ECE Graduate Mentors New Seniors
For his Senior Design class in electrical and computer engineering, William Galliher and his team were given an opportunity to design a full-body 3D scanner as a demonstration piece for the James B. Hunt Jr. Library on Centennial Campus.
May 29, 2015 By NC State ECE
Even as a 3D-print figure, Chancellor Randy Woodson keeps a vigilant watch over the goings on at NC State.
For his Senior Design class in electrical and computer engineering, William Galliher and his team were given an opportunity to design a full-body 3D scanner as a demonstration piece for the James B. Hunt Jr. Library on Centennial Campus. They got a chance to scan Woodson during the chancellor’s tour of the Department of Electrical and Computer Engineering and created action-figure size versions of the chancellor in red and white.
The subject of a scan is asked to stand on a rotating platform as a camera takes a 3D full-body image. Using a 3D printer – which lays down successive thin layers of materials like metal, plastic and wax to create objects that traditionally could only be made by cutting – the scan can be used to create a model of the subject.
“The sensor and the software is surprisingly cheap and something that most people can just pick up and start doing, which is really neat,” Galliher said.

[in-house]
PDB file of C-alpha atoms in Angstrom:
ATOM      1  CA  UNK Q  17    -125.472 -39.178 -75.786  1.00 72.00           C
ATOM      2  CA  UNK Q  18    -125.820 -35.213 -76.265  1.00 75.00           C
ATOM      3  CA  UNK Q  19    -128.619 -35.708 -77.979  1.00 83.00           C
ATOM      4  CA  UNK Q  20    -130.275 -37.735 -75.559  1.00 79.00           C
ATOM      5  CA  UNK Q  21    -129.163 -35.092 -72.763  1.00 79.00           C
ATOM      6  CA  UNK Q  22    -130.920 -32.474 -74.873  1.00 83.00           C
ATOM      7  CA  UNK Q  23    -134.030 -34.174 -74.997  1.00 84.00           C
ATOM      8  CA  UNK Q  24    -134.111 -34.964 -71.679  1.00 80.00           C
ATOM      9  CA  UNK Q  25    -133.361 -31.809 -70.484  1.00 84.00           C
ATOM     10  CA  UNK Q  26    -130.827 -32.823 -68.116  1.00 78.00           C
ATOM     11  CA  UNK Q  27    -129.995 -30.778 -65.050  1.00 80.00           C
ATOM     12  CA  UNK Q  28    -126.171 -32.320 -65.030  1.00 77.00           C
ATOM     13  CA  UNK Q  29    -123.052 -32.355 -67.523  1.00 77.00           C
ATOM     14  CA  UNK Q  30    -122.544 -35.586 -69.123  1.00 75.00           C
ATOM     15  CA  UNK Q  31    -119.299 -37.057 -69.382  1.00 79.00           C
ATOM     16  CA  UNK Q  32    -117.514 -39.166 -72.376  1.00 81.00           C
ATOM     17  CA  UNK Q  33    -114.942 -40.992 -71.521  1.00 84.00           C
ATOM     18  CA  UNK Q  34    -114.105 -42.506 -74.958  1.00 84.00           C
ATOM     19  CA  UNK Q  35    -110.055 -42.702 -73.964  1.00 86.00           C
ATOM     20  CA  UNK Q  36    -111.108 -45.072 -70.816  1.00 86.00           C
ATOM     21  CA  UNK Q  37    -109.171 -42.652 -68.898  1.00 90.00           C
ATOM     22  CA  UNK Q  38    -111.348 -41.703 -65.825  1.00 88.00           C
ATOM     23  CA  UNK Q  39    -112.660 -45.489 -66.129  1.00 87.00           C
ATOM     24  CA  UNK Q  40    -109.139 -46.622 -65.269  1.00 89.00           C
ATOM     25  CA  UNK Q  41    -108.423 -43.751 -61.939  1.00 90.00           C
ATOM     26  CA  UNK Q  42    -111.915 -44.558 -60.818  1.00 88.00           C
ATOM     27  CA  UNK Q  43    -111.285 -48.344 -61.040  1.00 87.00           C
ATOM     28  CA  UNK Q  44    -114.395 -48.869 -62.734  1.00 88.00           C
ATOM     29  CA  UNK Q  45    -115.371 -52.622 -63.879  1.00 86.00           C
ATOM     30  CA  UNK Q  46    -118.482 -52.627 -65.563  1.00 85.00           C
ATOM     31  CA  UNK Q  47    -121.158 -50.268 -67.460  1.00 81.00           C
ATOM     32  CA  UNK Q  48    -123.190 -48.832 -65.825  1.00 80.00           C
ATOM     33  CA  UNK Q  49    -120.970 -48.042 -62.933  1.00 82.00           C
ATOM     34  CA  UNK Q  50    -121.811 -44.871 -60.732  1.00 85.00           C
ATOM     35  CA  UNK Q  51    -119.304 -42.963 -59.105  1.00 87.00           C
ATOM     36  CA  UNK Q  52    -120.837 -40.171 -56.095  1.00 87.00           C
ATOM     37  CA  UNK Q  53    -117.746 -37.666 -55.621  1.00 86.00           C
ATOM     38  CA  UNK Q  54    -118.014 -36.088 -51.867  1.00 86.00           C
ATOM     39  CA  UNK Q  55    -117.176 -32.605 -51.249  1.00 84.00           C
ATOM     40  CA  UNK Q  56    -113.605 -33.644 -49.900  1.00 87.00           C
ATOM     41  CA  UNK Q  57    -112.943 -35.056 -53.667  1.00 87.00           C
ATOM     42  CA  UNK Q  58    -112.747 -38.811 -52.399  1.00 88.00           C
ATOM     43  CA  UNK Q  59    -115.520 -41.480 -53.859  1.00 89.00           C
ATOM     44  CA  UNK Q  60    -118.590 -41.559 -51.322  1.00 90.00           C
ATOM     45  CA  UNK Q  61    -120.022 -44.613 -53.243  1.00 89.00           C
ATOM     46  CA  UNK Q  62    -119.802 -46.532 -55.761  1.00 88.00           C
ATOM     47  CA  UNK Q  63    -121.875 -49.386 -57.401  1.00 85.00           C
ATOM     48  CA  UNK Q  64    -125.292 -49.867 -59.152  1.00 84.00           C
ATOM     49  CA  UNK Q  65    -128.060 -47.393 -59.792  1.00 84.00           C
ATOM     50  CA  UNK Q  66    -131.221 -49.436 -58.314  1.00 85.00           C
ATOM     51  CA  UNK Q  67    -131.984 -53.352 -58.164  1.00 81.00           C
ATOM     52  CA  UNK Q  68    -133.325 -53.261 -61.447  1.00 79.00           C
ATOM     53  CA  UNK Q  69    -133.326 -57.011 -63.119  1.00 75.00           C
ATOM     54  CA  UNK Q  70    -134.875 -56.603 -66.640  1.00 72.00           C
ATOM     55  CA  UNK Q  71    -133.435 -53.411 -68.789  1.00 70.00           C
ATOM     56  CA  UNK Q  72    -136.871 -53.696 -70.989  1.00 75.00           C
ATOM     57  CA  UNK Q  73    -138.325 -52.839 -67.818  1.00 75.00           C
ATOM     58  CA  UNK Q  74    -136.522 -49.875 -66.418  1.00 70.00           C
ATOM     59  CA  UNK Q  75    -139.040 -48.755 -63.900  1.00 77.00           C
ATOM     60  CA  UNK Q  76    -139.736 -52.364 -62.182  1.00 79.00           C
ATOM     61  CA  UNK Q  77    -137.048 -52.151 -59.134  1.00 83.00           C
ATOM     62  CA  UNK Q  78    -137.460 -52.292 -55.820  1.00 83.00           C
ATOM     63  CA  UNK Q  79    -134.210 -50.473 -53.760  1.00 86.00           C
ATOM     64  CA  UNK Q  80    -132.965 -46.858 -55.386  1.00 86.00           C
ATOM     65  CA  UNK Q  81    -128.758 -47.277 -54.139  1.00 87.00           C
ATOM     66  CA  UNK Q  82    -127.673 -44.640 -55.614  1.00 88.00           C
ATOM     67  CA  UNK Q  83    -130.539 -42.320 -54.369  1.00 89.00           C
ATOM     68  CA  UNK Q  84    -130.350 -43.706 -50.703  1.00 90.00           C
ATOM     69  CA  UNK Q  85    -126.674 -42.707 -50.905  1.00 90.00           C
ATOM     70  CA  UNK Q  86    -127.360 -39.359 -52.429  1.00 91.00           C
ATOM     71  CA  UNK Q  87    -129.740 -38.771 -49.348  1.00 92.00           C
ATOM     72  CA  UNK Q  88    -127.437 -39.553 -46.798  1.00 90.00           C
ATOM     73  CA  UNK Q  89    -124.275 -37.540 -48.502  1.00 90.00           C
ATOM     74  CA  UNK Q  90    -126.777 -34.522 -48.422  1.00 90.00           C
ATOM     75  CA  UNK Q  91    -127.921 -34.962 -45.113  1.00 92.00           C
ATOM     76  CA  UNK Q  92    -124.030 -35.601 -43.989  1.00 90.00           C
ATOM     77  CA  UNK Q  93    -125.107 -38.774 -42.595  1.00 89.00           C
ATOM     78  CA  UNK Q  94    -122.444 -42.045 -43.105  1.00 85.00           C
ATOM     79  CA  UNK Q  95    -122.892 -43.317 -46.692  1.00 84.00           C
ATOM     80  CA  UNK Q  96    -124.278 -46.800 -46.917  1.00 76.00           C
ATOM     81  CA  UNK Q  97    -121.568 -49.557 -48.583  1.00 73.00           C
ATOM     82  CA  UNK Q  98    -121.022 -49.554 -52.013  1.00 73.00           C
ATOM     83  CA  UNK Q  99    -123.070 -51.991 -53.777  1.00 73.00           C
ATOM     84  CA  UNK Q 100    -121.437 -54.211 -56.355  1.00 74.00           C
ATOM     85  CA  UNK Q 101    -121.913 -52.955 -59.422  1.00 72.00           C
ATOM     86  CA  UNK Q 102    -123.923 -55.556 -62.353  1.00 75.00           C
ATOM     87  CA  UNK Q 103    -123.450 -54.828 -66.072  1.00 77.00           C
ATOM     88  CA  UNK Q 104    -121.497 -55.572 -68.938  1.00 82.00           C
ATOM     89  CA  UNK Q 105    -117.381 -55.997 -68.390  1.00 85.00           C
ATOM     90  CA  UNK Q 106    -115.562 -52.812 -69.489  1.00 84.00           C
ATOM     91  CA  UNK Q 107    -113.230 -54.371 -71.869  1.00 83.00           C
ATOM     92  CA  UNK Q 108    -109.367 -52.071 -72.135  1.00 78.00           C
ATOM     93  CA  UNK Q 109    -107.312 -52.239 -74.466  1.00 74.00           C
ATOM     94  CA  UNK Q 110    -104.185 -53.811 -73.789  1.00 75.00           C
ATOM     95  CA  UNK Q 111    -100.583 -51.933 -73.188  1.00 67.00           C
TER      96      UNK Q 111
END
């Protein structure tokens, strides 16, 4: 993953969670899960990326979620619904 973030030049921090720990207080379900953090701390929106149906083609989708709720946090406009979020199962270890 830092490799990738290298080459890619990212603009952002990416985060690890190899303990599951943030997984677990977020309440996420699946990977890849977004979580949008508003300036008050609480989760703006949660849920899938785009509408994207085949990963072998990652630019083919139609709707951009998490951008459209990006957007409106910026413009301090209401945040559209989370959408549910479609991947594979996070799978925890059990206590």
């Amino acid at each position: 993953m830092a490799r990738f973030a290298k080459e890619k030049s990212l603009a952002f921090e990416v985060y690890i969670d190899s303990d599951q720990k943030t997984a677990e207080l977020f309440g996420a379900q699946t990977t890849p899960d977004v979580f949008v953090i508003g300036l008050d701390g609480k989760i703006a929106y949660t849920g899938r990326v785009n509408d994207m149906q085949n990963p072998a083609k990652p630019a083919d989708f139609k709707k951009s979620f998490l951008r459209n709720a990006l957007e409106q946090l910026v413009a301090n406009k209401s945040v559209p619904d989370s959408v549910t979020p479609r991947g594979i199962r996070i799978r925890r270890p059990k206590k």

Galliher’s teammates on the project were Austin Carpenter, Jonathan Gregory and Dennis Penn. All four graduated in spring 2014. The scanner was originally housed in Hunt Library and Galliher is now mentoring a second-generation team seeking to utilize the previous 3D scanner for their project and upgrade it from the existing hardware.
“They’re using some of the technologies that we used and improving on some of the areas that we didn’t quite get right the first time around and that’s primarily in the mechanics of spinning the person around and moving the sensors,” says Galliher.
“They’re making a far more robust solution that can last for a lot longer in the intended environment in the library.”
Galliher is pursuing a master’s degree in computer engineering and is serving as a research assistant under Dr. Eric Rotenberg.
The 3D scanning and printing technology can be used to create everything from complicated parts for automobiles to simple household products like funnels. Putting a person in a body scanner offers another way to bring that capability to life.
“When someone sees a scan of themselves on the screen and then can go and print out a figurine of that, it’s really powerful in terms of communicating that technology,” Galliher said.
Source: NC State Engineering Spring-Summer 2015 Magazine